Walkout widens at University of British Columbia

On March 7, 1,600 clerical and library workers at the University of British Columbia joined 1,600 teaching assistants on strike. The workers are striking against university demands for a wage-freeze (amounting to a 14% cut in purchasing power over six years) and a significant health-benefit rollback. They are also demanding pay equity for women workers. The university’s administration has also indicated some intent to seek contracting-out language in the negotiations as well as for more draconian measures against alleged abuse of sick-leave provisions. Clerical and library workers are represented by the Canadian Union of Public Employees (CUPE) Local 2950.

The teaching assistants, represented by CUPE Local 2278, have been on strike since February 11. Their main demand is for a tuition waiver. Teaching assistants are usually graduate students, for whom paying tuition is a condition of employment. Tuition has increased by approximately $1,500 over 3 years, representing a 16 percent pay cut to the teaching assistants. The teaching assistants recently rejected a university offer of a 10 percent wage increase over 3 years that did not include any discussion of a tuition waiver.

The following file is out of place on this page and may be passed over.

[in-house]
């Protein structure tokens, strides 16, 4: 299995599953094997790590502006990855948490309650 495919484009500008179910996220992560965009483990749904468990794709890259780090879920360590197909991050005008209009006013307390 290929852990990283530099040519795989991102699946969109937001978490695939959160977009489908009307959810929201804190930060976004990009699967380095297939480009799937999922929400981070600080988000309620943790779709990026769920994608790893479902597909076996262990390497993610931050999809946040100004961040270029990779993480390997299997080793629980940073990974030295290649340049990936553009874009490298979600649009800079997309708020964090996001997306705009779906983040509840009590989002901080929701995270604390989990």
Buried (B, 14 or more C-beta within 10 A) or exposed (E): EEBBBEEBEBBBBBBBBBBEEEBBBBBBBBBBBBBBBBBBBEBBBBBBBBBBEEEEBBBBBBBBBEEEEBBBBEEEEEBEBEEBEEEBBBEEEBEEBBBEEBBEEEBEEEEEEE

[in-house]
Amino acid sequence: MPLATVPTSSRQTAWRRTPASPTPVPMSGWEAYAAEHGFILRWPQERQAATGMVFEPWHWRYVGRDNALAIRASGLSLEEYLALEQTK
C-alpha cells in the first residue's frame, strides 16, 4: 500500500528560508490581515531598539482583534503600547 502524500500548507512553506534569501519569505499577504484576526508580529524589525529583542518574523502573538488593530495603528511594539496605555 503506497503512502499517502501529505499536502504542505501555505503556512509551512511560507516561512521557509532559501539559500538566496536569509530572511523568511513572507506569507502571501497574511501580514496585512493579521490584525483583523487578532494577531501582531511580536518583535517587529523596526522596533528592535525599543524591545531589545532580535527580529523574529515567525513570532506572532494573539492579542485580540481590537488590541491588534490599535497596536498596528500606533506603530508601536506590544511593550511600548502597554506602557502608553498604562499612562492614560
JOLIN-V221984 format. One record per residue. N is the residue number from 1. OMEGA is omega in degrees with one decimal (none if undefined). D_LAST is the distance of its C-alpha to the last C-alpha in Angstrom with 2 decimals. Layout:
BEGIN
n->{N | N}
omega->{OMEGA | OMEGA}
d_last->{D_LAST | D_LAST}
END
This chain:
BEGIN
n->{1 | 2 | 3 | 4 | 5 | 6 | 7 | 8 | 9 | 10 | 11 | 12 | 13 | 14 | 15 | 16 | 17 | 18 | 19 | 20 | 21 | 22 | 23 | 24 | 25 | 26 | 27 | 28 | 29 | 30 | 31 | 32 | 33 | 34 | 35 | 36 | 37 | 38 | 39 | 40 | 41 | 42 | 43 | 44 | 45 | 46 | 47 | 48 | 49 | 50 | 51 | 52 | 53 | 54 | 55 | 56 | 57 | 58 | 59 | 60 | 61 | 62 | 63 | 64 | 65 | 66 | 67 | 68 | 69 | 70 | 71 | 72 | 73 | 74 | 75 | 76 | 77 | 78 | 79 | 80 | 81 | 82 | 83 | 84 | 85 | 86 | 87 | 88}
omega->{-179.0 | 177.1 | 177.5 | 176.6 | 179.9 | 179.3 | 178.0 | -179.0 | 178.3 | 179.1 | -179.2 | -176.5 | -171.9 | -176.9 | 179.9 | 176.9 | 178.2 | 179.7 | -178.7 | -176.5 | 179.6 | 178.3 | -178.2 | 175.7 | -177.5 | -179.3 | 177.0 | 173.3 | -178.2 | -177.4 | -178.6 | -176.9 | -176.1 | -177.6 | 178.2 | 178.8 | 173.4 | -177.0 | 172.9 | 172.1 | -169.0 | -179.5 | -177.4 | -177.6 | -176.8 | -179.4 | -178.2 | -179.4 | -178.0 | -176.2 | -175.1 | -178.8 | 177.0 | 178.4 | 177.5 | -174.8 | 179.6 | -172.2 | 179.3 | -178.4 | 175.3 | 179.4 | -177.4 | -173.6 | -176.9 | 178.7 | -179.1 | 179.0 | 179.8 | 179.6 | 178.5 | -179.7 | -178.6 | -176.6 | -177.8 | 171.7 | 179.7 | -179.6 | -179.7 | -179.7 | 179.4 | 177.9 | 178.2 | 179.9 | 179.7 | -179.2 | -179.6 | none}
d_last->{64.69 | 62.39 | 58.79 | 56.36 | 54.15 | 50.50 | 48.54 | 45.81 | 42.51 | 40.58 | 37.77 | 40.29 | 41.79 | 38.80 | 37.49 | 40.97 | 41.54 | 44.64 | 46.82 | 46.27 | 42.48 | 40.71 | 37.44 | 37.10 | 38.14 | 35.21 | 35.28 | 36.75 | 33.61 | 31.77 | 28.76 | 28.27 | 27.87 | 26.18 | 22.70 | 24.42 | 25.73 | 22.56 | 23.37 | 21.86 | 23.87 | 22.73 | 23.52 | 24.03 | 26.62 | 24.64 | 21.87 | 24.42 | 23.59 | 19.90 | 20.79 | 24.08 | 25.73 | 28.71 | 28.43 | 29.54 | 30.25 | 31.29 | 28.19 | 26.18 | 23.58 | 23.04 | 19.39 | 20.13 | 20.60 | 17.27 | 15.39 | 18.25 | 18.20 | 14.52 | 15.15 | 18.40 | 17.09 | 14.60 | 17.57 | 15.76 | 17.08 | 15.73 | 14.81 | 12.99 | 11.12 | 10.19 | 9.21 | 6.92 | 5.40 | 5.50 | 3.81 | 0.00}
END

CUPE Local 116, representing campus support staff, including construction workers, lab assistants, catering, cleaning and technology workers, among others, is also set to strike. On March 7, workers from all three union locals, along with hundreds of university students, picketed the administration building. The administration has asked the Labour Relations board for an injunction barring teaching assistants from picketing.

Workers at Toronto office building reject employer’s latest offer

Eighty office cleaners at the Toronto Dominion Centre in Toronto have rejected an offer by their employer, the Hurley Corporation, that divided salary improvements into raises and a so-called attendance bonus, which would be paid every six months based on the amount of hours worked. The workers are demanding all the increase go towards augmenting their base pay and that the present two-tier sick leave system be scrapped. The workers, who have been on strike since February 17, have been without a contract since October 2001.

Ontario hospitals punish workers for day of action

On February 13, thousands of medical technologists, pharmacists, social workers, lab technicians, and other workers at 40 hospitals across Ontario staged a one-day walkout in support of their demands for a 23 percent raise over two years. They have been without a contract for 11 months.

According to the workers’ union, the Ontario Public Sector Employees’ Union (OPSEU), seven of the 40 hospitals involved have responded to the walkout by suspending or reprimanding staff. The hospitals include those in Stratford, Chatham-Kent, Guelph, Collingwood, Thunder Bay, Kingston, as well as the Baycrest Hospital in Toronto.